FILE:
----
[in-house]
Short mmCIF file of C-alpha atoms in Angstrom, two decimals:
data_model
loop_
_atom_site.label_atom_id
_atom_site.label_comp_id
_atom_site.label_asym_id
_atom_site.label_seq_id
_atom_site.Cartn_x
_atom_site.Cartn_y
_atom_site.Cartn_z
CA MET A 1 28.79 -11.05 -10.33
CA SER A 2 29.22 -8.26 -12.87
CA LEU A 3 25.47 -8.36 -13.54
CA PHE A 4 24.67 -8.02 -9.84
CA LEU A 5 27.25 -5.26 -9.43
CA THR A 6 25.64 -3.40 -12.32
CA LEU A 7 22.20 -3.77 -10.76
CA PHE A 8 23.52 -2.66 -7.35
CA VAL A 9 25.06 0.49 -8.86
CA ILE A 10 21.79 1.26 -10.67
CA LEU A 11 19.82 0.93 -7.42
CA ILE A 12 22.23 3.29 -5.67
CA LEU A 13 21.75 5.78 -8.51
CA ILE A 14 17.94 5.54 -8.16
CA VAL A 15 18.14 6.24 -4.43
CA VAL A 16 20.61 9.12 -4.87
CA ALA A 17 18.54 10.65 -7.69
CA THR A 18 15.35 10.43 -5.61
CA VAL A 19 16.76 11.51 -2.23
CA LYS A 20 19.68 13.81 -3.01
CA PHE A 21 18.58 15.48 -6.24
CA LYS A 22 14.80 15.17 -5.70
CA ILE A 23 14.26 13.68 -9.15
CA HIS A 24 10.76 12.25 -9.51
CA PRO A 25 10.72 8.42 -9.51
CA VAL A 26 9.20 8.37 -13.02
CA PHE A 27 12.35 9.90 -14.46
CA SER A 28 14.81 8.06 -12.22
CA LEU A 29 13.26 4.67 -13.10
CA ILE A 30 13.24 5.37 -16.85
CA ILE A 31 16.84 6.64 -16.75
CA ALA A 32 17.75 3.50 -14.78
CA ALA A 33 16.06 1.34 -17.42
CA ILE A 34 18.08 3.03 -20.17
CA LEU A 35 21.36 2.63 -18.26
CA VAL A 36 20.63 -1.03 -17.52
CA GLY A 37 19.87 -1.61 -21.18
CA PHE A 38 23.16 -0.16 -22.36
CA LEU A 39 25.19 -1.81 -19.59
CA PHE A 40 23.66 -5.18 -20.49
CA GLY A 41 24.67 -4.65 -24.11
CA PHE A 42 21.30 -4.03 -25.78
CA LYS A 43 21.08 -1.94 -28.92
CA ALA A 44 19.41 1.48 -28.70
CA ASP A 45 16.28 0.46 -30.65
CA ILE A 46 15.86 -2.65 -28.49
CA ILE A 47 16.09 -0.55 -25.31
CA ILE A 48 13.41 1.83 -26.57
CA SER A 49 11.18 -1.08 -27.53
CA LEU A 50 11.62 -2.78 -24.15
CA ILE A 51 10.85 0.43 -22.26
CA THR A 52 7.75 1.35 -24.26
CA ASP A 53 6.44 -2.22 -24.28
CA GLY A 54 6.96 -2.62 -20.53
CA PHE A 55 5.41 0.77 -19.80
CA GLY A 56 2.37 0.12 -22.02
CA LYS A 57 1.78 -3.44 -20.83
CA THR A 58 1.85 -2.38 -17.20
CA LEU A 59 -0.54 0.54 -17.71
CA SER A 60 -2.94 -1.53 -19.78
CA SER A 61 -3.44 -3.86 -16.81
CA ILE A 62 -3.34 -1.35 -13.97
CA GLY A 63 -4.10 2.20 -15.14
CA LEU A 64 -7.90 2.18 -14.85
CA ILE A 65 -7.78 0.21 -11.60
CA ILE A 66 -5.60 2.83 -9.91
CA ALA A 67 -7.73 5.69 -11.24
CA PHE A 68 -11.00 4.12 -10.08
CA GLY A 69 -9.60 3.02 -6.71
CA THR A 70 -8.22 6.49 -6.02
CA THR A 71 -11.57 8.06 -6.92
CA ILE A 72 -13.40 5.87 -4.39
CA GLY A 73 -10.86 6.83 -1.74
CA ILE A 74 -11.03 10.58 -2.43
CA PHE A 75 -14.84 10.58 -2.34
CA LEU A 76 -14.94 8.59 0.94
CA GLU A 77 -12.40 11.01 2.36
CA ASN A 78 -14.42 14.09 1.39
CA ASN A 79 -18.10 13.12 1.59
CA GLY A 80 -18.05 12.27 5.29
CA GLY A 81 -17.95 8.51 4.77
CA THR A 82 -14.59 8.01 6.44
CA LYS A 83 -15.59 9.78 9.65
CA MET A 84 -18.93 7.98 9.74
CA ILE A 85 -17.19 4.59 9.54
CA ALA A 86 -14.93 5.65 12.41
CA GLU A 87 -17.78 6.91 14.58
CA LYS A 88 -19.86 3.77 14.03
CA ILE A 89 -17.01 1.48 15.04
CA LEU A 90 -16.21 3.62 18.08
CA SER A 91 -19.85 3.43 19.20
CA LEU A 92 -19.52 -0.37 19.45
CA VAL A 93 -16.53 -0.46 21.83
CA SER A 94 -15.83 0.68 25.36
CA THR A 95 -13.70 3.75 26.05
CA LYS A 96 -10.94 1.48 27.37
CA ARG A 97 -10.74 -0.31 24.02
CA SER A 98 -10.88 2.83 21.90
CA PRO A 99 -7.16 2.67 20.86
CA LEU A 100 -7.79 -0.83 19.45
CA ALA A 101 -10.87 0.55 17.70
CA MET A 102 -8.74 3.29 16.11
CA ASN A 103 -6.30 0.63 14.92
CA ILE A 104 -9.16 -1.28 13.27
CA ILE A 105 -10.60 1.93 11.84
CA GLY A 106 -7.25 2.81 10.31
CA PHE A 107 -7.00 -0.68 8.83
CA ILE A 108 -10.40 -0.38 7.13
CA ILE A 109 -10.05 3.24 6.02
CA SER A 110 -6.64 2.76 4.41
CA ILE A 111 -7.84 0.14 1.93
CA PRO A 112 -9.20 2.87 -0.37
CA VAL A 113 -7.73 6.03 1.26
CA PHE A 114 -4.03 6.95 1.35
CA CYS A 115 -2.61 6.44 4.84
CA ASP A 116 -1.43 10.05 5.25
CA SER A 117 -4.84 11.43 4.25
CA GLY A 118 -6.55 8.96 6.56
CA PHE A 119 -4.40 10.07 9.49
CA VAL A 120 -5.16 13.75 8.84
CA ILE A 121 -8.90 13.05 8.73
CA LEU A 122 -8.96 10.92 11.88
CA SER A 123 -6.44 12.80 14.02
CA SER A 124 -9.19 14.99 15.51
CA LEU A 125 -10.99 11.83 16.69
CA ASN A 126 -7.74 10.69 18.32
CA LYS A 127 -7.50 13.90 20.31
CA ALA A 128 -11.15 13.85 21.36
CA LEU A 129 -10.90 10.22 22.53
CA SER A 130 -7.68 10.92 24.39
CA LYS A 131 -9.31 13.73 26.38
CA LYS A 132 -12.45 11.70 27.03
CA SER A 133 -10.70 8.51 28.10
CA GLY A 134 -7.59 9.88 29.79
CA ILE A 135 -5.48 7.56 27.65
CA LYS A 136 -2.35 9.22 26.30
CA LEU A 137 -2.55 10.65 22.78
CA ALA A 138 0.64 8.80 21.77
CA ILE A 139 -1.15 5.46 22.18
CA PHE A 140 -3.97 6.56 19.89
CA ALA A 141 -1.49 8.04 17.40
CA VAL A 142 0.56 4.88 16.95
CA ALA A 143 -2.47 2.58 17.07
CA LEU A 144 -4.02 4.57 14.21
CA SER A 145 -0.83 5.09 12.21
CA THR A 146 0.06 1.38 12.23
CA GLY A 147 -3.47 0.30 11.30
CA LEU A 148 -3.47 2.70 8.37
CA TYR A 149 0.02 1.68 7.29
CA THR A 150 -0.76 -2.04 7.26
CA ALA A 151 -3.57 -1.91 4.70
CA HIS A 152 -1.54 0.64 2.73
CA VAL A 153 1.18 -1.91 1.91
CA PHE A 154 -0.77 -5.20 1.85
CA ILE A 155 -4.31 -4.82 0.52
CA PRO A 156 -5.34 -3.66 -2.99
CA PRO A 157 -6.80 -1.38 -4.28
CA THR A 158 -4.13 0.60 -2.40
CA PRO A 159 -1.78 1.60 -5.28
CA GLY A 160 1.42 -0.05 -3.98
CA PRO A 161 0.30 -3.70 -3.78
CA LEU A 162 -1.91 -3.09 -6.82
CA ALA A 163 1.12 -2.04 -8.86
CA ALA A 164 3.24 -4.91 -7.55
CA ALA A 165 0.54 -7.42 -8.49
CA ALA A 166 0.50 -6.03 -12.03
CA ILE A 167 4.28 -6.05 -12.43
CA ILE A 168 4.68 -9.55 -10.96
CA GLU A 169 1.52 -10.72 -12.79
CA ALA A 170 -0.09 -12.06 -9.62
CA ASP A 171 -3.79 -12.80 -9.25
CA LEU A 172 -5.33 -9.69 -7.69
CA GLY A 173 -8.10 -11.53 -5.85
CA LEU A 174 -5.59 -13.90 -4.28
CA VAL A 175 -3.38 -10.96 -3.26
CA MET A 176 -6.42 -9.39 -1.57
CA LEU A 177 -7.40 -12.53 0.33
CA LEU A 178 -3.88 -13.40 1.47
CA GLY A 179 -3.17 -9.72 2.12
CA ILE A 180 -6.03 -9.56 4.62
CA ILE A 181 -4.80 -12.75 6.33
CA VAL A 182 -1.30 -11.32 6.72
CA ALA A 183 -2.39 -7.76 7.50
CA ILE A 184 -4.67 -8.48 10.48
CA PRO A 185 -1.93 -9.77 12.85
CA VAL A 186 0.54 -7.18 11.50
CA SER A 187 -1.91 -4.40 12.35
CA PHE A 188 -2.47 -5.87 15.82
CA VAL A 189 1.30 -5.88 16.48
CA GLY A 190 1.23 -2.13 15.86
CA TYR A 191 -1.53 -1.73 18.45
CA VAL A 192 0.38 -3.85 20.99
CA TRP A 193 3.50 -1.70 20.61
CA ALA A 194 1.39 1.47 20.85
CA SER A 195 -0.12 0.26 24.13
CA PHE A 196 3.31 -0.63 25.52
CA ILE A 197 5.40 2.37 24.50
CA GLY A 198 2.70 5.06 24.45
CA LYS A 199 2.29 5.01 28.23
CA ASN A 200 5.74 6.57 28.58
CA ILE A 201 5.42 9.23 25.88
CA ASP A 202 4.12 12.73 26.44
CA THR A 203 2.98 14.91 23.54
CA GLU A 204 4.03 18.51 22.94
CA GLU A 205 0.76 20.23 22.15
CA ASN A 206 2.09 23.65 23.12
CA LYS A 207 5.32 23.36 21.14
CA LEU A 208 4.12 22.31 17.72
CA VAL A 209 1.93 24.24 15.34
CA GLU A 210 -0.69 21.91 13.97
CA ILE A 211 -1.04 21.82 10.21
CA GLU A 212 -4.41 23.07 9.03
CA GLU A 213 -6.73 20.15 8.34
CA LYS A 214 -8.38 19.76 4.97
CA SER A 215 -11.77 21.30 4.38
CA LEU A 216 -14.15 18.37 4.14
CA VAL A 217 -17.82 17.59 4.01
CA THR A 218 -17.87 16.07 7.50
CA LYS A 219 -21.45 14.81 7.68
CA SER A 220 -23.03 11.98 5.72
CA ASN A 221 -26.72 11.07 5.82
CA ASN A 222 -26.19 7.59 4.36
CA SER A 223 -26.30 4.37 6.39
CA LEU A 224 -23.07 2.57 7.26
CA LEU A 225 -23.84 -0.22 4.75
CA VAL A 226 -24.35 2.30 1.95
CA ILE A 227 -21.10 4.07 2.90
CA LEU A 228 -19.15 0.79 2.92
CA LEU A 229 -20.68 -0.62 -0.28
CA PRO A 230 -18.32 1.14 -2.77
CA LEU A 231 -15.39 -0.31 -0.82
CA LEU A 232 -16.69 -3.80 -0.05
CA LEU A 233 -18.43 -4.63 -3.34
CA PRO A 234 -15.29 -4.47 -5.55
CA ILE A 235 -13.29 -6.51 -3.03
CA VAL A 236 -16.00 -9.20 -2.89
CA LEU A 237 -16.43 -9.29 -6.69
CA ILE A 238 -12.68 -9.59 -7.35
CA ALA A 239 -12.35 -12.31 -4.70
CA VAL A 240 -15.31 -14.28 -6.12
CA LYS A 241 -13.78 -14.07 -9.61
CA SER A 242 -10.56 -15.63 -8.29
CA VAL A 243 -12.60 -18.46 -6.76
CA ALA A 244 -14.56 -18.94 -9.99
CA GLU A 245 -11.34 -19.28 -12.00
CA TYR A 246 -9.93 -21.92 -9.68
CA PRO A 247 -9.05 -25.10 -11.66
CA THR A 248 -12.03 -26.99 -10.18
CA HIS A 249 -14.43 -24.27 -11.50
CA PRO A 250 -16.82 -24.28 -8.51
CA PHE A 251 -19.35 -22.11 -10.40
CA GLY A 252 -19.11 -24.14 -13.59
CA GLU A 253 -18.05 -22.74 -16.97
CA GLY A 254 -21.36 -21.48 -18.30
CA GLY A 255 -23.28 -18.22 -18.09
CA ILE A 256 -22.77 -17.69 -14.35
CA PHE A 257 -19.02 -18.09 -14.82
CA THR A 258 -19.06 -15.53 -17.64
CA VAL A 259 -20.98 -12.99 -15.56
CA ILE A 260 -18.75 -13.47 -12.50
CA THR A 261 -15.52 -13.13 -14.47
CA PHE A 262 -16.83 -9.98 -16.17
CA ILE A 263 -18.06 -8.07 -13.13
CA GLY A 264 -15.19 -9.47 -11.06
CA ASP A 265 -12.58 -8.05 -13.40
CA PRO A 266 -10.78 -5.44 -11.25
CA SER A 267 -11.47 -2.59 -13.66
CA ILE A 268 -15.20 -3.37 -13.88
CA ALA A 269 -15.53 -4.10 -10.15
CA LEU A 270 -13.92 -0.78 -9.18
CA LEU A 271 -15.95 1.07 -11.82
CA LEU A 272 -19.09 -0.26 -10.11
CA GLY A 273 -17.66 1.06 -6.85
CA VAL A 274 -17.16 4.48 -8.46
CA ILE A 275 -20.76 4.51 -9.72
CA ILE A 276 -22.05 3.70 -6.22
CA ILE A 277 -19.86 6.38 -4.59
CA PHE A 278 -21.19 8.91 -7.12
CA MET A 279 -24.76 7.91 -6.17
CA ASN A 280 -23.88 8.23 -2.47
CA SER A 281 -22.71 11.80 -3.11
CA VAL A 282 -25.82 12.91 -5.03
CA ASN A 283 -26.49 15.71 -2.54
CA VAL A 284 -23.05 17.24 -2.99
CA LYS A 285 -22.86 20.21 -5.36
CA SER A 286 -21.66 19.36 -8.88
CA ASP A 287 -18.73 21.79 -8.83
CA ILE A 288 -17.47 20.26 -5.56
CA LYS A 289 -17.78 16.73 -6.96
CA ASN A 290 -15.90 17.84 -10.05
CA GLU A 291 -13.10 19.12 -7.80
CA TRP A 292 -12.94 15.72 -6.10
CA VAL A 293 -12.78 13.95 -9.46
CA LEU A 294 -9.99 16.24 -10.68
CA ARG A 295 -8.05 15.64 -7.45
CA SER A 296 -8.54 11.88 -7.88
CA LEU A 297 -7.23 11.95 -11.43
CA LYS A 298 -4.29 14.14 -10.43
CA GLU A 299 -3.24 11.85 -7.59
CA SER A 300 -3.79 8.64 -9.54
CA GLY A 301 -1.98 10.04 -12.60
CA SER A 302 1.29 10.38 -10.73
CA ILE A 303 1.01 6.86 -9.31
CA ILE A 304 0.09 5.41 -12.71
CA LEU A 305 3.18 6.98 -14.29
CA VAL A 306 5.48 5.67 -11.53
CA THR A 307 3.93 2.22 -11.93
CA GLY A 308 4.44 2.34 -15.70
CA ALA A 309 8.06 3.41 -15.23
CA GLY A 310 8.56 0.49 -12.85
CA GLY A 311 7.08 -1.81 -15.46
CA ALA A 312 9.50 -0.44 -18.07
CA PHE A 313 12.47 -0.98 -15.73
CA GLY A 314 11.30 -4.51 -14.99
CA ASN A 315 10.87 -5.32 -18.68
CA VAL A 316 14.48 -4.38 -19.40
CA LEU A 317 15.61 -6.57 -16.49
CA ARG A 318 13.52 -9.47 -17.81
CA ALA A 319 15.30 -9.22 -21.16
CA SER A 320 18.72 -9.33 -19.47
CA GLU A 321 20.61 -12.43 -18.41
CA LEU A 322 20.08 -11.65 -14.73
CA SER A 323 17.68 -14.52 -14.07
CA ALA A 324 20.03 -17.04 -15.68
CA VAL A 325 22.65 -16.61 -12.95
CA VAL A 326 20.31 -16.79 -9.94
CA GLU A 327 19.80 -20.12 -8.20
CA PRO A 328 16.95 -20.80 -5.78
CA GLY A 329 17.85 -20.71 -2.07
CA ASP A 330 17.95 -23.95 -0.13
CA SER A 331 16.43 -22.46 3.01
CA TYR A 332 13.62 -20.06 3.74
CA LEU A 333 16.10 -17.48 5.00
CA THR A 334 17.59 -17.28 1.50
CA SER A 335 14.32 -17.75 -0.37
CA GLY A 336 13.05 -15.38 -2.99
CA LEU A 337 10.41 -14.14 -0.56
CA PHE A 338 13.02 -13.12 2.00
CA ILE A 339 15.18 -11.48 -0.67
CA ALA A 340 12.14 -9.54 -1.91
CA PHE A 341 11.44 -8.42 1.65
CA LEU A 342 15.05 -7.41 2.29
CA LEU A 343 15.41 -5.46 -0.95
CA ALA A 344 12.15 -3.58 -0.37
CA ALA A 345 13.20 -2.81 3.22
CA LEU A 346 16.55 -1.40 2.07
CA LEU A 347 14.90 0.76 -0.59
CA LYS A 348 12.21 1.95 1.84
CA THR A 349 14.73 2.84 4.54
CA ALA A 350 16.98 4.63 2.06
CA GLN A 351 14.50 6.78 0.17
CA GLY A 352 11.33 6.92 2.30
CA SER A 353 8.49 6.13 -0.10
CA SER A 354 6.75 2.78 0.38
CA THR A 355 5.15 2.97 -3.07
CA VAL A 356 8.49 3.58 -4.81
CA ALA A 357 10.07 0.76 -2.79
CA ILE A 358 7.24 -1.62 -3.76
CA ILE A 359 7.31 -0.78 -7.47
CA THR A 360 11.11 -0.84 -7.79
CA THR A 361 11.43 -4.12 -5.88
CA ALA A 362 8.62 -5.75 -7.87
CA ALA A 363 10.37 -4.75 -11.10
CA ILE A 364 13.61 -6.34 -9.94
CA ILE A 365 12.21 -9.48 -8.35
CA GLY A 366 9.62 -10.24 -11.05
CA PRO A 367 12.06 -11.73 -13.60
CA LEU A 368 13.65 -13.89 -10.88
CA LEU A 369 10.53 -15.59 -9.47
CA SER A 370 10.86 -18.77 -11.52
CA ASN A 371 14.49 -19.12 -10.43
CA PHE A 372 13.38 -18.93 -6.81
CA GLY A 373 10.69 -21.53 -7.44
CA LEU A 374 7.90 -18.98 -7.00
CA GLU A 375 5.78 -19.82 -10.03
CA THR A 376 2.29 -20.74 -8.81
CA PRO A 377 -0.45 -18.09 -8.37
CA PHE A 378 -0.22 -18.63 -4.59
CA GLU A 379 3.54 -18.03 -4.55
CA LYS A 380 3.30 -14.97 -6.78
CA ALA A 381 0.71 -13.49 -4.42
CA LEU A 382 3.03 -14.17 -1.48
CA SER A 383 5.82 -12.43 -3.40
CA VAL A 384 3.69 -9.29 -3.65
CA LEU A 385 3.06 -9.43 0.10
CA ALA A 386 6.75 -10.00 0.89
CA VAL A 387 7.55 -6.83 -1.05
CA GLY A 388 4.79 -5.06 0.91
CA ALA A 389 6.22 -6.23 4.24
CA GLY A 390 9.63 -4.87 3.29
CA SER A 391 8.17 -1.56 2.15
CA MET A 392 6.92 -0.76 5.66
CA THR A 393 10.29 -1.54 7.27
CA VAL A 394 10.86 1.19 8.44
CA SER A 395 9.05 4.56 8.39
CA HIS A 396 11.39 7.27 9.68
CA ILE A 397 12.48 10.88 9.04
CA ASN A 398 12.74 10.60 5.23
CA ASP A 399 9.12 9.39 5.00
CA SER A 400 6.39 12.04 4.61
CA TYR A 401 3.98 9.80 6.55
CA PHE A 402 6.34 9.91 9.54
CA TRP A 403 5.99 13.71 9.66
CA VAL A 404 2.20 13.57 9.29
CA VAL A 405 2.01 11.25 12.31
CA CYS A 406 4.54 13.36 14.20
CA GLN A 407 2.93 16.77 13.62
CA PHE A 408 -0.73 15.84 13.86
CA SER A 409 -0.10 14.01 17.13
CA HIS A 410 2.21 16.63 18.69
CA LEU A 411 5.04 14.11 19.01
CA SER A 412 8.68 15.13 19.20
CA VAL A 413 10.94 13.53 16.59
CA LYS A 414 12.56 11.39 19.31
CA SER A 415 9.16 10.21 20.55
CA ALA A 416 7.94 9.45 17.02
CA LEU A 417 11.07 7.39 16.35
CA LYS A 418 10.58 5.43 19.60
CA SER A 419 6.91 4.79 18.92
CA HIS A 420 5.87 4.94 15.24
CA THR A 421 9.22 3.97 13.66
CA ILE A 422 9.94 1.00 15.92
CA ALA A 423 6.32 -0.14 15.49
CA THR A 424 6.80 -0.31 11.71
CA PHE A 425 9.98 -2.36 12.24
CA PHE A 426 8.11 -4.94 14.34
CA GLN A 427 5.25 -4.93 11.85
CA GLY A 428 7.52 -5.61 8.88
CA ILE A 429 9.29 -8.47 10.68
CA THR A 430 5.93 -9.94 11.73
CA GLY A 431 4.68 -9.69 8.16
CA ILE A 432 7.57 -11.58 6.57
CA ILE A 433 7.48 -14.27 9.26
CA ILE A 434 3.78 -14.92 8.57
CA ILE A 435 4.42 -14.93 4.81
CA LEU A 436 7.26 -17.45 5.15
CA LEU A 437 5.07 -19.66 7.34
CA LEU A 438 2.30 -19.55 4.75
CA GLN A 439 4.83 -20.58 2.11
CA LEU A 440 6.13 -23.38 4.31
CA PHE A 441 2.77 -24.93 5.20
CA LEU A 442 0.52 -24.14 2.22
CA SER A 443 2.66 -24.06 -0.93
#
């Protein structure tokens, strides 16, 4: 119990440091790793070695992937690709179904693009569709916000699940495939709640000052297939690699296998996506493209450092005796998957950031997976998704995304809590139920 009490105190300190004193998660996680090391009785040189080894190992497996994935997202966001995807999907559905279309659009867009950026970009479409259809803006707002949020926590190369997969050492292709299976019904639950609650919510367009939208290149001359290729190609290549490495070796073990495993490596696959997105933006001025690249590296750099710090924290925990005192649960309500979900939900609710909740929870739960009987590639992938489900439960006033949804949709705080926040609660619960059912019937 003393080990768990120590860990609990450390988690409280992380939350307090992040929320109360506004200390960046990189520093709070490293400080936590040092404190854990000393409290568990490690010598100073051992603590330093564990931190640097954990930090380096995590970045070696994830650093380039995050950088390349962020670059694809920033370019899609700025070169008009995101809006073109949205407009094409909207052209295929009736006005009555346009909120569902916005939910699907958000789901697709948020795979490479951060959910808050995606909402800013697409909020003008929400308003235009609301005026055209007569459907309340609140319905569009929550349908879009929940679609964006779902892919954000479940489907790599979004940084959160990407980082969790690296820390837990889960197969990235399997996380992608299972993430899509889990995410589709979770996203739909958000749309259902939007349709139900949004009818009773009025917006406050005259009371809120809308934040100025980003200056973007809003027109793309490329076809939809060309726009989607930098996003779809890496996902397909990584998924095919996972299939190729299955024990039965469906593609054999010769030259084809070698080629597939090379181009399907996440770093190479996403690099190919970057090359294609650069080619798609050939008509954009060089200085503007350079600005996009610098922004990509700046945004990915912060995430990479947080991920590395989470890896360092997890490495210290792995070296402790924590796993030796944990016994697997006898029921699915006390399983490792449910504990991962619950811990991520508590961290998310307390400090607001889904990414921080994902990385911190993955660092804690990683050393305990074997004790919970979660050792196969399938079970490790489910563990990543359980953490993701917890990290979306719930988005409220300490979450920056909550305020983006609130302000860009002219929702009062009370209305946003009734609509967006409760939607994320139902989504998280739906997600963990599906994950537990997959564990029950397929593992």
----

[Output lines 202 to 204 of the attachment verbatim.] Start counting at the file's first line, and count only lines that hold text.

CA TYR A 191 -1.53 -1.73 18.45
CA VAL A 192 0.38 -3.85 20.99
CA TRP A 193 3.50 -1.70 20.61